Updated: Jun 26, 2019
A Recipe for Learning
I am currently in graduate school. My degree name has to be at least a runner up in the Longest Degree Name of the Year Award (if this is not a real award, it should be). It's called a Masters of Education and Human Resource Studies in Organizational Learning, Performance and Change. It wasn't until this, my fourth semester, that I could just deliver the full name when asked. Maybe it wasn't important, but probably I just wasn't sure whether Human Resource was actually part of the title. I've decided to tell a few friends the full name of the degree (for fun) recently and they all exclaim about how long it is and that perhaps I should have to pay more for it than if I had a degree with a shorter name. I don't agree, but I appreciate their engagement.
Lately, We've Been Learning About Learning
"Repeated effortful recall or practice helps integrate learning into mental models, in which a set of interrelated ideas or a sequence of motor skills are fused into a meaningful whole that can be adapted and applied in later settings" (Brown, 2014).
Part of my degree program focuses on training and development - and on the process (art) of learning, forgetting, and remembering or retrieving. Research Professor Dr. Robert Bjork at UCLA and other research psychologists have published studies demonstrating that the more you provide opportunities for low stress (consequence-free) retrieval practice, such as an intermittent quizzes that don't impact your grade, the more ingrained the information becomes and the easier it is to recall later. So you read a chapter or learn a new skill, then test yourself, wait and test yourself again, wait and test yourself again. Based on research, a month or two later you will remember the information better than if you took one quiz or were not quizzed at all. As well the act of retrieval or testing yourself, leads to better learning than reading and re-reading the same material.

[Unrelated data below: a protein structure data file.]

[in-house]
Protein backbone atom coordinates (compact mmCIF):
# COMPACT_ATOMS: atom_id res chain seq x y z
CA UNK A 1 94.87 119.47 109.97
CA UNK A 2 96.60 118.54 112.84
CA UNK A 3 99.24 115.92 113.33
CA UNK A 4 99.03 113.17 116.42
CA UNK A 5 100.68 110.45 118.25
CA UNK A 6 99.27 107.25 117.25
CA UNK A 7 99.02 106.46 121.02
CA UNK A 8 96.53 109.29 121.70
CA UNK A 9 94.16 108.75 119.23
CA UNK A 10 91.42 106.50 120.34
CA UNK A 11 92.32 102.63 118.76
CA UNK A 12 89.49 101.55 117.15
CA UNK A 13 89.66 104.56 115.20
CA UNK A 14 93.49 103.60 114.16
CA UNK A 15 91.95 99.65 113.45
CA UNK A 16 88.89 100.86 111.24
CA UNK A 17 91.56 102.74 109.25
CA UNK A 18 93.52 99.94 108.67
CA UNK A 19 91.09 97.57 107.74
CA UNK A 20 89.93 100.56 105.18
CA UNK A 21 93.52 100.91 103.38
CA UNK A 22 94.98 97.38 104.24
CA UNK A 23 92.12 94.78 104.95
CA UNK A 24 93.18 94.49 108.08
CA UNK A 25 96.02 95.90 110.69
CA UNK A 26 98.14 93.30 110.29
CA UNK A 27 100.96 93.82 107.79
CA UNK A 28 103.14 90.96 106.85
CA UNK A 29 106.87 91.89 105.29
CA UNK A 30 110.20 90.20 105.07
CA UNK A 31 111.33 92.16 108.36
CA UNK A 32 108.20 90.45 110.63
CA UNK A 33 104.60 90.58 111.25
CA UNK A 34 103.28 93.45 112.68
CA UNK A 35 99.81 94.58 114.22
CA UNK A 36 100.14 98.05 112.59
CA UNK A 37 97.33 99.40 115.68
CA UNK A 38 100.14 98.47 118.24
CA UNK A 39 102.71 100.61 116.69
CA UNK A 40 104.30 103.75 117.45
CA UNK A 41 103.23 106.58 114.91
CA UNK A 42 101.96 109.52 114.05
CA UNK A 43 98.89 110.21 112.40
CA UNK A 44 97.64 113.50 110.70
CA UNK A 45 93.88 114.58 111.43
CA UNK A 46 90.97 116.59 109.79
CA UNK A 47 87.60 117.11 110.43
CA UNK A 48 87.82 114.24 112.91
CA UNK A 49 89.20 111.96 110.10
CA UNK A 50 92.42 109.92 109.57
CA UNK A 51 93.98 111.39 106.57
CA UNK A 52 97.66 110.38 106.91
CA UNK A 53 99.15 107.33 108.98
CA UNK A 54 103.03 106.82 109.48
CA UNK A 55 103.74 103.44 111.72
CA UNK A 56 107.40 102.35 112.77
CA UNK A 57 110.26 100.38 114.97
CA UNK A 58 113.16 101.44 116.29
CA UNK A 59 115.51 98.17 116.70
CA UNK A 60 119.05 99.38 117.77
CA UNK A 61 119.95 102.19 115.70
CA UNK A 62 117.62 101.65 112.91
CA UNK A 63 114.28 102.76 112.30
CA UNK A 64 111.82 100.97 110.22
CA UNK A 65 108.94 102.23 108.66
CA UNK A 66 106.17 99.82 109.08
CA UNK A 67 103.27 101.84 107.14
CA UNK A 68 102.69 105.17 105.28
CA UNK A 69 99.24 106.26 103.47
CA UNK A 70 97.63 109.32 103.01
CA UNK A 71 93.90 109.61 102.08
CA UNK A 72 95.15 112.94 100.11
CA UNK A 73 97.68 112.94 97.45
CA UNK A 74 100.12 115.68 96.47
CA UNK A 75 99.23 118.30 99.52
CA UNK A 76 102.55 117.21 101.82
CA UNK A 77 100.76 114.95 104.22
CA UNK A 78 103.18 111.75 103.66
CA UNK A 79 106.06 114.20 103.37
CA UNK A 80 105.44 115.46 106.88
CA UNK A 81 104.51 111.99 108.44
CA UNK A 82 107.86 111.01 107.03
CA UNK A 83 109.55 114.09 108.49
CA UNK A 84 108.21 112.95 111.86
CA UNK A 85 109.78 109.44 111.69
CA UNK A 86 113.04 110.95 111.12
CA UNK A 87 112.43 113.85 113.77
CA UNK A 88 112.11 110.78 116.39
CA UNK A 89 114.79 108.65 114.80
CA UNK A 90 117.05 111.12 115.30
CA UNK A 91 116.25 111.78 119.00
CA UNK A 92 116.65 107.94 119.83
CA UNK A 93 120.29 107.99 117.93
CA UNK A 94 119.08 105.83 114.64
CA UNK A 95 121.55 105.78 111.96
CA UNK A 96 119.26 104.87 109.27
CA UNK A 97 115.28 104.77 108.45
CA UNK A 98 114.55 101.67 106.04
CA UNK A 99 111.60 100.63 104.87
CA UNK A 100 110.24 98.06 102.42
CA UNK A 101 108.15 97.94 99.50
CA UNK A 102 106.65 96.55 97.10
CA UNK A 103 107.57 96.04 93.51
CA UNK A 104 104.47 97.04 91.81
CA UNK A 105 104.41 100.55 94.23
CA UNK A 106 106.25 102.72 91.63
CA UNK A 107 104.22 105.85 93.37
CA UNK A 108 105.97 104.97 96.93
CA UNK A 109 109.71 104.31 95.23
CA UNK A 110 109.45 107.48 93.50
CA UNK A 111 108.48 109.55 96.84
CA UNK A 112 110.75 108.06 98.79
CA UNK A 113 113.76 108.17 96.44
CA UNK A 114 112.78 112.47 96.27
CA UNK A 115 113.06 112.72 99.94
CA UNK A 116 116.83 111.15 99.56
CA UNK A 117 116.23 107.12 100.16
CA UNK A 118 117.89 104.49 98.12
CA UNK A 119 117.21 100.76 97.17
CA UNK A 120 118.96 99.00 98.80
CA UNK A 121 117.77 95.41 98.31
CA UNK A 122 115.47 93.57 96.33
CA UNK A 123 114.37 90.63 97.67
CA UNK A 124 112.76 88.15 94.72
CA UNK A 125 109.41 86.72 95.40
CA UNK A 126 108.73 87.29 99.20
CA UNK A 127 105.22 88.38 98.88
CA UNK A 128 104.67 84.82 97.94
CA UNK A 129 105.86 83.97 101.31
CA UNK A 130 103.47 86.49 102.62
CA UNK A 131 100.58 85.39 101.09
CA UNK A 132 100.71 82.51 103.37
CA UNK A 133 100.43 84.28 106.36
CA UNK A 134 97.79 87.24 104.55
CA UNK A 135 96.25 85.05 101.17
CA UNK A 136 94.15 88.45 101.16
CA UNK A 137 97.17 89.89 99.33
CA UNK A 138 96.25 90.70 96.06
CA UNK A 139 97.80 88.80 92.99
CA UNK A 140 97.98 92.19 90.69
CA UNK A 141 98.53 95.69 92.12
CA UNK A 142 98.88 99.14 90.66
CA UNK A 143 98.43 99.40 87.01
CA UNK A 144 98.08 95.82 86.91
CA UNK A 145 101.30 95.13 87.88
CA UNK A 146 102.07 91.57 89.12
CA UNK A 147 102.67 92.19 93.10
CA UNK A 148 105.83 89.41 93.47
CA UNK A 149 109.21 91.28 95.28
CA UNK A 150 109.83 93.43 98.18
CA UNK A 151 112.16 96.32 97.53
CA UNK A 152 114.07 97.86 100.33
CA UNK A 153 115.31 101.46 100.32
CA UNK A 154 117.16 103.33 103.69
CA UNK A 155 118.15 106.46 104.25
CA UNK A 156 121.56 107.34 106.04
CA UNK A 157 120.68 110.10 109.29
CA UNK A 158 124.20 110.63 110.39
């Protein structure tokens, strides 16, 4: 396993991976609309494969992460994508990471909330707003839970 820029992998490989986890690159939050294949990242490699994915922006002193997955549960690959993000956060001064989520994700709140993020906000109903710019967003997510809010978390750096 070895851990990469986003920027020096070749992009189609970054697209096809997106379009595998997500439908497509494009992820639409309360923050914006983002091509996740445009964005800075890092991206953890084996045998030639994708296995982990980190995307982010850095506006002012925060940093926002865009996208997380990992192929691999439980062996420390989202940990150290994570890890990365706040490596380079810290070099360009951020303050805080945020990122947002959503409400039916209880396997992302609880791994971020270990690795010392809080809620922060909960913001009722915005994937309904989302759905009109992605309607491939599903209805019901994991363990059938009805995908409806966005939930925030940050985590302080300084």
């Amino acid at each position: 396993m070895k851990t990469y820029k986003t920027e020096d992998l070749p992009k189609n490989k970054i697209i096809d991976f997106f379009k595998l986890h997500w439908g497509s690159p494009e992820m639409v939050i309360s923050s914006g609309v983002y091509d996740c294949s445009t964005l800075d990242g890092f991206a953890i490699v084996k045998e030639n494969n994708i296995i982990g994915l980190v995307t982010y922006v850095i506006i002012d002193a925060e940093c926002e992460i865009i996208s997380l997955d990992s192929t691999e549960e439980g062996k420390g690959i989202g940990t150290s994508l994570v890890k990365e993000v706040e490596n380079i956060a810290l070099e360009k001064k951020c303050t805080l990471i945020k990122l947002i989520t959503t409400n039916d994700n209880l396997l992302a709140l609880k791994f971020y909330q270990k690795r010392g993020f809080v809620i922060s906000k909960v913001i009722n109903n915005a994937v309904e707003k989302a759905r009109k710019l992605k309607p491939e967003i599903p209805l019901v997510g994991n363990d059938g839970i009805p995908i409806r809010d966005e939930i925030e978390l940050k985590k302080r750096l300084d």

Variety is the Spice of...
"When practice conditions are varied or retrieval is interleaved with the practice of other material, we increase our abilities of discrimination and induction and the versatility with which we can apply the learning at a later date" (Brown, 2014).
As well, Bjork and Bjork explain that if you learn a variety of things interleaved such as abcabcabc rather than one thing at a time such as aaabbbccc, the learning will be slower but more accessible and more broadly applicable later. For example, if you were learning how to pitch a baseball rather than focus on and learn one type of pitch at a time, you might learn and practice a slider, then a fastball, then a curve ball, then a sinker, and back to the slider again. It takes longer to learn each throw, but the motor skills and ability to remember how (muscle memory and cognitive memory) to throw each type of pitch stays with you longer and your abilities are more versatile.
"Retrieval practice that you perform at different times and in different contexts and that interleaves different learning material has the benefit of linking new associations to the material. This process builds interconnected networks of knowledge that bolster and support mastery of your field. It also multiplies the cues of retrieving and knowledge, increasing the versatility with which you can later apply it."
How do you learn best? Have you tried straying from the seemingly tried and true highlighting and re-reading method and used flashcards or intermittent quizzes? According to researchers, this kind of retrieval leads to memory pathways that cannot be replicated by re-reading or mass study alone.